Thursday, January 17, 2013

Strasbourg - a UNESCO World Heritage Site

Strasbourg, not only the capital and principal city of the Alsace region of France, but also a UNESCO World Heritage site thanks to the richness of its architectural heritage in the town center, the "Grand Ile". It is very rare for an entire town center to receive this distinction, but in 1988 Strasbourg was the first site in France to receive such an honor. Situated on the Ill river where it flows into the Rhine on the  border with Germany, Strasbourg also is the official seat of the European Parliament!
Overlooking the city is the Strasbourg cathedral, a masterpiece of Gothic art. The outside of the cathedral is like a picture book of the Middle Ages with hundreds of sculptures, which almost seem to leap out at you from the wall, make great use of light and shadow effects. There is so much to see from the stained glass windows to the huge organ, but make sure you do not miss the Renaissance astronomical clock, which mechanism dates back to 1842. Admire the parade by the apostles every day at half past noon!
Strasbourg cathedral
Visit the Petite France quarter, the most picturesque district of old Strasbourg, where Fishermen, millers and tanners once lived and worked. The magnificent half-timbered houses date from the 16th and 17th centuries. Their sloping roofs open out onto lofts where hides were once dried.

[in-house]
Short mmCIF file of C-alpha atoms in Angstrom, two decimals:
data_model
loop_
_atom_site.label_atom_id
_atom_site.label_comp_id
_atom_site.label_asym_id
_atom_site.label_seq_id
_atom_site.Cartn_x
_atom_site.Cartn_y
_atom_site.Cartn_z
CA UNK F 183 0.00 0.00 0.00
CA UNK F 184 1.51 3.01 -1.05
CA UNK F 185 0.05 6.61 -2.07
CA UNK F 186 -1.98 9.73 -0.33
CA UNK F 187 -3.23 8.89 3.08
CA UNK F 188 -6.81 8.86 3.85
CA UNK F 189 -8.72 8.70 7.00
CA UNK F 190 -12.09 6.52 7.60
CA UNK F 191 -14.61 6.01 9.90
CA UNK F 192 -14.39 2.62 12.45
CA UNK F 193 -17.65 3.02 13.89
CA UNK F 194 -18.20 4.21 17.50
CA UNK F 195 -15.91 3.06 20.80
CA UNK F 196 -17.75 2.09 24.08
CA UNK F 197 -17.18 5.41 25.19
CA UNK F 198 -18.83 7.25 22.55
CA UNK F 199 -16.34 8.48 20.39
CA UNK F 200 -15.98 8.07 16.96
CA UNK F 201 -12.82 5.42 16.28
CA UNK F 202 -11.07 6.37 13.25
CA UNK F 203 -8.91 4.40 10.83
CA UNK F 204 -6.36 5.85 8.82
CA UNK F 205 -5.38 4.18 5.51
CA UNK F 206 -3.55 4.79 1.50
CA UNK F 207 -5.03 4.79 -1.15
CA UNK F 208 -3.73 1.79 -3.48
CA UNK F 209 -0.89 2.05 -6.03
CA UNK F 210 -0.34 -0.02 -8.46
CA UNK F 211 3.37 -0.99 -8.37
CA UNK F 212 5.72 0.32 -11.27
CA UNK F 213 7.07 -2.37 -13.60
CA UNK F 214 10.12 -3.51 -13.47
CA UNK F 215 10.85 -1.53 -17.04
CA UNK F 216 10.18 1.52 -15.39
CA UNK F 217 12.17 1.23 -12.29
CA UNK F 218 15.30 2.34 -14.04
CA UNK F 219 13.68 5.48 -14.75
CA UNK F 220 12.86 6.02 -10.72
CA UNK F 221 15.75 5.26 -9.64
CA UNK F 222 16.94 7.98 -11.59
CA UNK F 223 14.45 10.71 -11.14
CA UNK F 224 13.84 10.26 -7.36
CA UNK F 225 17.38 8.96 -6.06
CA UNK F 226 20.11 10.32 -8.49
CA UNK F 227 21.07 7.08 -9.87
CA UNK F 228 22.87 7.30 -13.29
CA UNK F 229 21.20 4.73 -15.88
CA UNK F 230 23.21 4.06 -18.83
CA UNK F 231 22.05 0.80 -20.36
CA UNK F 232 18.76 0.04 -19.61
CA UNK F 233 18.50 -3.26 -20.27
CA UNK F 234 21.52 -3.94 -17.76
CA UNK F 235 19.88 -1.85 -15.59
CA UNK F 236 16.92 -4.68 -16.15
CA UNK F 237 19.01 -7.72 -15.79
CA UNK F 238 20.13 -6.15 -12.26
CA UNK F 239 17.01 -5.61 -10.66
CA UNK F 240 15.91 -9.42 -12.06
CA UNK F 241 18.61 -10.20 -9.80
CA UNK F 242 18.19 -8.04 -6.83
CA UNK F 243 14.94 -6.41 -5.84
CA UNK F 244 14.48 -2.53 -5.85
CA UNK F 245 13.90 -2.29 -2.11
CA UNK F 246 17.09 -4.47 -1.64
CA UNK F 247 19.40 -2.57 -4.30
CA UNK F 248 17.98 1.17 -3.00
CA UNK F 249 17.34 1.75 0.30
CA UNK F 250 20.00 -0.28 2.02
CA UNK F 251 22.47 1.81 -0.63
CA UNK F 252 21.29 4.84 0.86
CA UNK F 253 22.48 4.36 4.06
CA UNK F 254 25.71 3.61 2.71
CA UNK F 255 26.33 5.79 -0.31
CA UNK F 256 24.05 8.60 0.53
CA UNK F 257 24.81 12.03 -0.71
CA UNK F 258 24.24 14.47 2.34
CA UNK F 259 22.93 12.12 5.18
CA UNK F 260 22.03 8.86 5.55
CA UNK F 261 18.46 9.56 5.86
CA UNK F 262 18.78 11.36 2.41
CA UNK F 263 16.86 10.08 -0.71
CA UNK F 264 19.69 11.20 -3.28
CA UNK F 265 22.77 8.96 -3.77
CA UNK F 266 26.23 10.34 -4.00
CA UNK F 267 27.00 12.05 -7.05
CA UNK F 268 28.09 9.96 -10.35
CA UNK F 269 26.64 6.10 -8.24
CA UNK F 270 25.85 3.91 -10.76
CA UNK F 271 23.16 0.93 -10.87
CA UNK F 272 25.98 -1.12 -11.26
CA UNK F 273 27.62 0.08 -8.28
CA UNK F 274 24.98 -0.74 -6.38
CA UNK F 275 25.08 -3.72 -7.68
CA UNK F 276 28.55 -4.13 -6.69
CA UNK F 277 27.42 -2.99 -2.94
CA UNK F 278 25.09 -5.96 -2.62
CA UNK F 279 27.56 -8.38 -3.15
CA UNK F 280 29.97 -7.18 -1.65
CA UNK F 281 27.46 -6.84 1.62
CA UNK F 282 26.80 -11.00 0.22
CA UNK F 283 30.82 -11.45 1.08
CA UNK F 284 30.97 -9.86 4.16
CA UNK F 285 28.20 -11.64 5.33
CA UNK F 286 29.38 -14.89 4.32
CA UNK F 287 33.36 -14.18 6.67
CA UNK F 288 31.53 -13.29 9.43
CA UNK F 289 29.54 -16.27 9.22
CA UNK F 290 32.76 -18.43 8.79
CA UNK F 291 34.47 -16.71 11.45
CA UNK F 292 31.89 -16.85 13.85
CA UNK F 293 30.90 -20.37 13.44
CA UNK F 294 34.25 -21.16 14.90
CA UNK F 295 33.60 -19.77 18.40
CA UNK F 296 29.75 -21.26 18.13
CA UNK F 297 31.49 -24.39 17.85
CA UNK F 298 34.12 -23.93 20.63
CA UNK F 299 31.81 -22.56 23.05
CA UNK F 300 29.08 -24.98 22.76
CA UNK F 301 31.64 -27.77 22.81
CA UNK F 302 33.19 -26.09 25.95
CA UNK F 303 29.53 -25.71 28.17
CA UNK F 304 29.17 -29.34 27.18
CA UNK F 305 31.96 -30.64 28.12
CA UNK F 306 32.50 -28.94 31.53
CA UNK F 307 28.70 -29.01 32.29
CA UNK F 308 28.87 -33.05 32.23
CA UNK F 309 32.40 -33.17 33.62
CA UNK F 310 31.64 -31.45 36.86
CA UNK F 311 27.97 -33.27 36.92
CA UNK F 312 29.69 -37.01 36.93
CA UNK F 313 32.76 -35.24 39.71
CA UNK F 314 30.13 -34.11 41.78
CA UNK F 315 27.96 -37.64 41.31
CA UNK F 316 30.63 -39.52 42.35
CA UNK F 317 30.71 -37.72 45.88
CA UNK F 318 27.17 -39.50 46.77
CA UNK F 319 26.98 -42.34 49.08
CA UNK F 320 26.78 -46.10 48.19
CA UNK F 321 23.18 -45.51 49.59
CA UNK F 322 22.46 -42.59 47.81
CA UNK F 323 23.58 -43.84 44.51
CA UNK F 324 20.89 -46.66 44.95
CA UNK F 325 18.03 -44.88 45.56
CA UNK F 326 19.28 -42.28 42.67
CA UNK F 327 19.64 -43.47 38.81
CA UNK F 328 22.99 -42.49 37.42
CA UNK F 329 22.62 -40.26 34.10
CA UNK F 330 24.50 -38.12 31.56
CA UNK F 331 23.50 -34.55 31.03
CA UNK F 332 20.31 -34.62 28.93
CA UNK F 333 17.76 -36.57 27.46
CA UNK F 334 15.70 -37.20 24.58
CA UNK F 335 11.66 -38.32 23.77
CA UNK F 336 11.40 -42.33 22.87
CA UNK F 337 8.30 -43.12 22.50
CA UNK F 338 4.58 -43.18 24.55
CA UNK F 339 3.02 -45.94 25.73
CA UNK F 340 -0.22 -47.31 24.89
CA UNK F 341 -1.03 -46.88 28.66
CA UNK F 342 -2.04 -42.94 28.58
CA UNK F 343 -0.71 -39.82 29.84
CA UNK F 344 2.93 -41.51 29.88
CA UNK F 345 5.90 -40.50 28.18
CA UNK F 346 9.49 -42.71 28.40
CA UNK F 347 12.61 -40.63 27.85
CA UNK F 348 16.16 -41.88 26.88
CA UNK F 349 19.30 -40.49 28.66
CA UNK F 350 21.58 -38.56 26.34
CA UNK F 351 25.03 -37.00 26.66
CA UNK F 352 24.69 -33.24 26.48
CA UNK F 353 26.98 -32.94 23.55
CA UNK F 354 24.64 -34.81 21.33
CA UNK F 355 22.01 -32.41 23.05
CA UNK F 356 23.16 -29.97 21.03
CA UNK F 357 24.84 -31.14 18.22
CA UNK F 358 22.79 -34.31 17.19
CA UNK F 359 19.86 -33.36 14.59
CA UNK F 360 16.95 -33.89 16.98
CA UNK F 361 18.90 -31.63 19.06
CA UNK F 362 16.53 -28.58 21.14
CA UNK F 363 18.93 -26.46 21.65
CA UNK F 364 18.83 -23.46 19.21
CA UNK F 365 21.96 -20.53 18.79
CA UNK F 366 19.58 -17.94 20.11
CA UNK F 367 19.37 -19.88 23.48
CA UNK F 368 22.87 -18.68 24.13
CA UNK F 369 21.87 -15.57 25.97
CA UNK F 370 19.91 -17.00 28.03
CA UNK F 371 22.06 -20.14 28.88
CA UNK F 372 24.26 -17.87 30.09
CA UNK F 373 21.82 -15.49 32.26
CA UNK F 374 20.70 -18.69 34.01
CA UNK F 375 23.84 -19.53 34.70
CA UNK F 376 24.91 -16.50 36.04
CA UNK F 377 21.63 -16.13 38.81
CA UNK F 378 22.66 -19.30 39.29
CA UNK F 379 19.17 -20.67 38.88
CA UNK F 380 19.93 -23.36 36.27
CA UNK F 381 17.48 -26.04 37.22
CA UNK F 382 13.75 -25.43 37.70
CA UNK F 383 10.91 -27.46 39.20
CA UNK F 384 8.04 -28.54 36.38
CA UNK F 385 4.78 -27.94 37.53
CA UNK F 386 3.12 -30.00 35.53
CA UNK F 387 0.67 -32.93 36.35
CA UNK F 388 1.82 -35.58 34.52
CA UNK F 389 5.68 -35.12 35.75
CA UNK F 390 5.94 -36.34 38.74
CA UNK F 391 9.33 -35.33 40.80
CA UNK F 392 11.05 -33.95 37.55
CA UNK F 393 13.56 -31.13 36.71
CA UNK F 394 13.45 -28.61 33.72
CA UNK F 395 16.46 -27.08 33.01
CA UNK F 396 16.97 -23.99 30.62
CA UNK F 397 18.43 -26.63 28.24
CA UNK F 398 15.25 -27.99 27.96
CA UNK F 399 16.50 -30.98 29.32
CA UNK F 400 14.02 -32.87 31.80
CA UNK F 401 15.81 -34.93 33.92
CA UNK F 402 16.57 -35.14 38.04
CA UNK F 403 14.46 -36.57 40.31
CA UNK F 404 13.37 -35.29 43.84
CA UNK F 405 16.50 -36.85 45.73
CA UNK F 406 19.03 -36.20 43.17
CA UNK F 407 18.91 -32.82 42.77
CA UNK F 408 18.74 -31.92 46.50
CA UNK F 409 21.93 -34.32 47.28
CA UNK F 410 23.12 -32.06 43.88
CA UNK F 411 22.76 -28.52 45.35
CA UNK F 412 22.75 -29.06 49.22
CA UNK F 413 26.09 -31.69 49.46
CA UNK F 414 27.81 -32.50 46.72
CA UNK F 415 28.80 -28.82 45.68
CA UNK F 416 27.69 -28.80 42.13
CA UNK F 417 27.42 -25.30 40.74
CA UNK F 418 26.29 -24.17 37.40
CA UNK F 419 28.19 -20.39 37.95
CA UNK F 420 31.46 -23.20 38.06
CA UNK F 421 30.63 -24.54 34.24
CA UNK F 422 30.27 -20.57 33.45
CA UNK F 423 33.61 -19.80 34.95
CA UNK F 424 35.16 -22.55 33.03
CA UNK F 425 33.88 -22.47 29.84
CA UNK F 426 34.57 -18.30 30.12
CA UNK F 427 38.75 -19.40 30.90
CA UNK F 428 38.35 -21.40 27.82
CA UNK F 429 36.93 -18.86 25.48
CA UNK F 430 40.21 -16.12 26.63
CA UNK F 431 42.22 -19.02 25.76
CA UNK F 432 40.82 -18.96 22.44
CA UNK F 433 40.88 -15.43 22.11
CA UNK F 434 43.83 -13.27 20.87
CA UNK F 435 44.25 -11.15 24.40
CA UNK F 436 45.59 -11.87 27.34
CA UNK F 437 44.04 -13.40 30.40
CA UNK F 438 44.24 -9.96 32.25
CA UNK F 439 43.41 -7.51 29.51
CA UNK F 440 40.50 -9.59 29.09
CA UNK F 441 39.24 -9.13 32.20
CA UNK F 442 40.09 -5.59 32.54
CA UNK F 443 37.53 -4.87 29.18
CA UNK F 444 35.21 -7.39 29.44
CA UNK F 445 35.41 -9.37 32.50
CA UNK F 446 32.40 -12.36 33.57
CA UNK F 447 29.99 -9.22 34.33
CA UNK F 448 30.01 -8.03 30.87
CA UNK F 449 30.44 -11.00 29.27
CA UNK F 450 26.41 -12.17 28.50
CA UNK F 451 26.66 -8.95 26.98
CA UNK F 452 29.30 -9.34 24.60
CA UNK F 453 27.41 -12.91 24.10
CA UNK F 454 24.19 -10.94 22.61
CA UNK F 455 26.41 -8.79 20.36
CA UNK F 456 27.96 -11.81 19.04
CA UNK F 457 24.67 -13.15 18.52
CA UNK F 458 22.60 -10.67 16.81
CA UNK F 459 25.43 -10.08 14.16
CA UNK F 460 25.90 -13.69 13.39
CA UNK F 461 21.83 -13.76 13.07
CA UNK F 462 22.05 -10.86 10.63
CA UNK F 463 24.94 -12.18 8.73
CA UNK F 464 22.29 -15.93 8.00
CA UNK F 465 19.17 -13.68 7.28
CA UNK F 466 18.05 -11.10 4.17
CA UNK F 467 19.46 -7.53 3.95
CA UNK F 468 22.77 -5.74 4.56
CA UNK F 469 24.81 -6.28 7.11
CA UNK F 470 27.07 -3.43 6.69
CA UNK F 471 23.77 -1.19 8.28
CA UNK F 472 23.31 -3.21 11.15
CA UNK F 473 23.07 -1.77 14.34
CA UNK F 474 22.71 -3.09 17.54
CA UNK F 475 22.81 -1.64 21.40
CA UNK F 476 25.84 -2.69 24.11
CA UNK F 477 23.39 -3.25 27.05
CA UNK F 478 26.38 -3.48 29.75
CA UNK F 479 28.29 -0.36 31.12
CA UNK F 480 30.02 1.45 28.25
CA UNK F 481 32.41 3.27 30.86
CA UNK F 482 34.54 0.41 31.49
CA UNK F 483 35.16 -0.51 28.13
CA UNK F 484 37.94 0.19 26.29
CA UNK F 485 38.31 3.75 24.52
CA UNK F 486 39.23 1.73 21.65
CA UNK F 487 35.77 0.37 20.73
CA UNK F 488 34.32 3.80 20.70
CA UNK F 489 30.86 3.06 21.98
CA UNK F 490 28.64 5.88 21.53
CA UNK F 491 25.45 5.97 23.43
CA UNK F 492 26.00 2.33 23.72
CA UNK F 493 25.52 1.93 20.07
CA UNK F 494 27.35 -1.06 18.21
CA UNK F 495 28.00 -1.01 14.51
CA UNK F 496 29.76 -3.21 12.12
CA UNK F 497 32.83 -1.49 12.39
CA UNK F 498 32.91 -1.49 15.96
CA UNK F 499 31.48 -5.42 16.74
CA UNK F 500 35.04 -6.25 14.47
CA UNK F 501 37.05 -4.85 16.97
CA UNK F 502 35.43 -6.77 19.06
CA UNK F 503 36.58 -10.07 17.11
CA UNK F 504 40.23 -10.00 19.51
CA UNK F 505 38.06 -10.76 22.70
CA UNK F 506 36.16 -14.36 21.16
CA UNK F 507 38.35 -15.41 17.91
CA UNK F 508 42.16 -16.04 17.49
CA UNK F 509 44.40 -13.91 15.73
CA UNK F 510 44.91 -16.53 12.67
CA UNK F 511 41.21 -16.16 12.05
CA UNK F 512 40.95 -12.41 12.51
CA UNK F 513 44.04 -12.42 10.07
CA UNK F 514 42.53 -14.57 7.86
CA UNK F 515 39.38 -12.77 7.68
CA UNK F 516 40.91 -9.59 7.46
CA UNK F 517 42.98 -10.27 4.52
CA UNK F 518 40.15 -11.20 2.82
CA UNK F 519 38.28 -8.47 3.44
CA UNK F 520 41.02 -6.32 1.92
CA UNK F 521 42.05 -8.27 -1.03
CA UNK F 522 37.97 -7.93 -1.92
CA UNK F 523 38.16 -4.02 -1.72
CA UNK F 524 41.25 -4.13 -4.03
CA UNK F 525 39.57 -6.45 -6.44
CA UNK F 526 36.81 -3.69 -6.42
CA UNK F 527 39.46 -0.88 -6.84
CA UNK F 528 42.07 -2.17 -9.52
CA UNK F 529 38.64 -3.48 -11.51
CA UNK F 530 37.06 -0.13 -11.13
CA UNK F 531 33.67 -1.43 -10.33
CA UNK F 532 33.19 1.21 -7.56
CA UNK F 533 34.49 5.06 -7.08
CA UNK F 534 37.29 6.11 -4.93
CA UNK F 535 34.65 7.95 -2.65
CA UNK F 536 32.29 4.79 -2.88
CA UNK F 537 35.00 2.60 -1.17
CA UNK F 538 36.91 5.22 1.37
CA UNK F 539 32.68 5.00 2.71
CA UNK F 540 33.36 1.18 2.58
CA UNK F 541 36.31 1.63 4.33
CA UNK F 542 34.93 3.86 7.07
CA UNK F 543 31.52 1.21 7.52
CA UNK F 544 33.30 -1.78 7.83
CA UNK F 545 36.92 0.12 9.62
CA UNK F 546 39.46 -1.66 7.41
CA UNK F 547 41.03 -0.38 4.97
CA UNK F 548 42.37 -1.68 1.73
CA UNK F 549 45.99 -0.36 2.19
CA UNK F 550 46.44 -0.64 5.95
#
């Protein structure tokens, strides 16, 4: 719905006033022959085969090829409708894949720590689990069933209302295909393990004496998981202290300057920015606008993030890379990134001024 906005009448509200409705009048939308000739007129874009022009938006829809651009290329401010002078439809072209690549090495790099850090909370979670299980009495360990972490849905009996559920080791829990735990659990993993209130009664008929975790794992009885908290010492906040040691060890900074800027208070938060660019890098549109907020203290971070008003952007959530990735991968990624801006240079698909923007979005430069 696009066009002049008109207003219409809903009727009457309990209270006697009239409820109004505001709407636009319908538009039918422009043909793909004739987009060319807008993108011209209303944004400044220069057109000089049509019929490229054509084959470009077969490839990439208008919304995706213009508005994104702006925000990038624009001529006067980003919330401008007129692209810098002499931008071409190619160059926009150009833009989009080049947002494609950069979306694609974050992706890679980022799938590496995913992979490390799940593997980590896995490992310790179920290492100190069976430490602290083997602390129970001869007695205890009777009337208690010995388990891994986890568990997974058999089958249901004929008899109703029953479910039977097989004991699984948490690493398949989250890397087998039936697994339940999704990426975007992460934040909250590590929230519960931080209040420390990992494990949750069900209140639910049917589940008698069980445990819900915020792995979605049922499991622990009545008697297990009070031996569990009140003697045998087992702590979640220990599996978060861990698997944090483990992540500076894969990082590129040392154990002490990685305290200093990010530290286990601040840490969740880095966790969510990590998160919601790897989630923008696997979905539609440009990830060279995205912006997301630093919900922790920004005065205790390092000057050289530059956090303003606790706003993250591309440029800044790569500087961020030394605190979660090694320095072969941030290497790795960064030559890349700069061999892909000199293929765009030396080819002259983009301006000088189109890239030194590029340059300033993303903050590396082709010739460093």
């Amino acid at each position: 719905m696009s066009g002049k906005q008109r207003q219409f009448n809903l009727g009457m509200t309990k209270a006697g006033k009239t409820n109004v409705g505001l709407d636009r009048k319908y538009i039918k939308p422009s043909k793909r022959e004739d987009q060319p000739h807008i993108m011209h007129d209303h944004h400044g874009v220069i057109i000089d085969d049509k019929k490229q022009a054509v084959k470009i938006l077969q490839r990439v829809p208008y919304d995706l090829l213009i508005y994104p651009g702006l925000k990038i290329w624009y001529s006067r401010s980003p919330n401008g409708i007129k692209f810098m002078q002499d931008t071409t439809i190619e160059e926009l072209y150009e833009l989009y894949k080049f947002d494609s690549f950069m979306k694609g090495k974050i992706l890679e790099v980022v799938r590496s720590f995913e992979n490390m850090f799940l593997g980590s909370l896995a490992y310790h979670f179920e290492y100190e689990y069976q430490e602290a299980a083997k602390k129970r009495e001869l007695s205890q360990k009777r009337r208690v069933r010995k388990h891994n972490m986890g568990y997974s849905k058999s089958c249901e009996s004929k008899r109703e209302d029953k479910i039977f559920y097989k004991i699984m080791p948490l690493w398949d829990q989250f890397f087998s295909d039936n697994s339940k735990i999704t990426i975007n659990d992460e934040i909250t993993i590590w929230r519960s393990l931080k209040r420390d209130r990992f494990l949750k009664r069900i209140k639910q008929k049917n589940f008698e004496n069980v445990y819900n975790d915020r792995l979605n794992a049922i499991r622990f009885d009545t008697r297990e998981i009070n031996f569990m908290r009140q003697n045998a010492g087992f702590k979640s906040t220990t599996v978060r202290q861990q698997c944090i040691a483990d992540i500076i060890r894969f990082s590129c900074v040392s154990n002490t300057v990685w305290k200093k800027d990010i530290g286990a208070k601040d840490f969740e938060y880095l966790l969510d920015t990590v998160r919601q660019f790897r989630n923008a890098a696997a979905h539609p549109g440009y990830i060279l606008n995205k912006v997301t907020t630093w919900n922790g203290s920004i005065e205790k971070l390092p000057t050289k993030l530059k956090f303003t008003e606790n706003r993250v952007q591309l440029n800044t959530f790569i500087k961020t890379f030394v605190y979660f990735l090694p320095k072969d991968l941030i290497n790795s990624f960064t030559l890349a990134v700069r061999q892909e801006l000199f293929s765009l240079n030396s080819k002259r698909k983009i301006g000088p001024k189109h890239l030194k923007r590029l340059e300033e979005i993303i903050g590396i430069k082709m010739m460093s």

La Petite France
Strasbourg is also known for its outstanding cuisine. Cooking is more than just an art of living, it is vibrant and living culture backed up by centuries of tradition, yet constantly experimenting and innovating, driven on by the talent of the great chefs and the dynamism of the city's restaurant owners. Traditional Alsatian specialties such as sauerkraut, baeckeoffe , flambe tart, spaetzle and foie gras can be best enjoyed in a "winstub", local Alsatian taverns known for their friendly atmosphere. Strasbourg is renowned for its hundreds of restaurants and brasseries offering the latest culinary trends and dishes from all around the world.  

When you hear some locals talk you might ask yourself: Is this French? Is this German? Actually, the Alsation dialect is a mixture of both. This area went back and forth couple of times in history and you will still hear older people in the rural areas speak German dialect.